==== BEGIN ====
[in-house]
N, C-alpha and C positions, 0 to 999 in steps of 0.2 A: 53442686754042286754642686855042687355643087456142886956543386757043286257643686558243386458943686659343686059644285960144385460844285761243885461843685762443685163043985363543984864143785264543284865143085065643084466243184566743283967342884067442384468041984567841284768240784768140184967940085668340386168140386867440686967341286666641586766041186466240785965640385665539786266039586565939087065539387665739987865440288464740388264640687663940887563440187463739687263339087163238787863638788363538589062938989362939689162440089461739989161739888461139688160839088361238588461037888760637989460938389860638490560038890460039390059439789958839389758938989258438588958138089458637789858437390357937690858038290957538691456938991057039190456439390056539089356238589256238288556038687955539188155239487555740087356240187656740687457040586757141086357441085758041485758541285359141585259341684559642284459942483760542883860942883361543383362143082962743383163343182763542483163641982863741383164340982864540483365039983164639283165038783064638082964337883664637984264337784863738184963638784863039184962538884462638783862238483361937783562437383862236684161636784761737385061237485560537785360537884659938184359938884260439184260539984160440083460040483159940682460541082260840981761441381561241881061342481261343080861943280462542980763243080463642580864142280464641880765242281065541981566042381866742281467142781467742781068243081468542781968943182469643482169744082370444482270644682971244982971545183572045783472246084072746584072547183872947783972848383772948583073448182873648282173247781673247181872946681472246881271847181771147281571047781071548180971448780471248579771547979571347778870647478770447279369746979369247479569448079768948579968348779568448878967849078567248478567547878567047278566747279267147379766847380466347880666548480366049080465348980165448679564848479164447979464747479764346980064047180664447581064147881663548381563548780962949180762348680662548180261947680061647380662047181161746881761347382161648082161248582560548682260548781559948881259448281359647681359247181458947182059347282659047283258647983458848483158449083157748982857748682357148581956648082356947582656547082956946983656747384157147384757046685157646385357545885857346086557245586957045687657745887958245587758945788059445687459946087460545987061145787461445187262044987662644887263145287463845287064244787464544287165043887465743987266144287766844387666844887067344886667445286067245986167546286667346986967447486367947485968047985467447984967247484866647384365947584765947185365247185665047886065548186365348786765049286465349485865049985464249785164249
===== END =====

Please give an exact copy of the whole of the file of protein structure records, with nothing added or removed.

[in-house]
N, C-alpha and C positions, 0 to 999 in steps of 0.2 A: 53442686754042286754642686855042687355643087456142886956543386757043286257643686558243386458943686659343686059644285960144385460844285761243885461843685762443685163043985363543984864143785264543284865143085065643084466243184566743283967342884067442384468041984567841284768240784768140184967940085668340386168140386867440686967341286666641586766041186466240785965640385665539786266039586565939087065539387665739987865440288464740388264640687663940887563440187463739687263339087163238787863638788363538589062938989362939689162440089461739989161739888461139688160839088361238588461037888760637989460938389860638490560038890460039390059439789958839389758938989258438588958138089458637789858437390357937690858038290957538691456938991057039190456439390056539089356238589256238288556038687955539188155239487555740087356240187656740687457040586757141086357441085758041485758541285359141585259341684559642284459942483760542883860942883361543383362143082962743383163343182763542483163641982863741383164340982864540483365039983164639283165038783064638082964337883664637984264337784863738184963638784863039184962538884462638783862238483361937783562437383862236684161636784761737385061237485560537785360537884659938184359938884260439184260539984160440083460040483159940682460541082260840981761441381561241881061342481261343080861943280462542980763243080463642580864142280464641880765242281065541981566042381866742281467142781467742781068243081468542781968943182469643482169744082370444482270644682971244982971545183572045783472246084072746584072547183872947783972848383772948583073448182873648282173247781673247181872946681472246881271847181771147281571047781071548180971448780471248579771547979571347778870647478770447279369746979369247479569448079768948579968348779568448878967849078567248478567547878567047278566747279267147379766847380466347880666548480366049080465348980165448679564848479164447979464747479764346980064047180664447581064147881663548381563548780962949180762348680662548180261947680061647380662047181161746881761347382161648082161248582560548682260548781559948881259448281359647681359247181458947182059347282659047283258647983458848483158449083157748982857748682357148581956648082356947582656547082956946983656747384157147384757046685157646385357545885857346086557245586957045687657745887958245587758945788059445687459946087460545987061145787461445187262044987662644887263145287463845287064244787464544287165043887465743987266144287766844387666844887067344886667445286067245986167546286667346986967447486367947485968047985467447984967247484866647384365947584765947185365247185665047886065548186365348786765049286465349485865049985464249785164249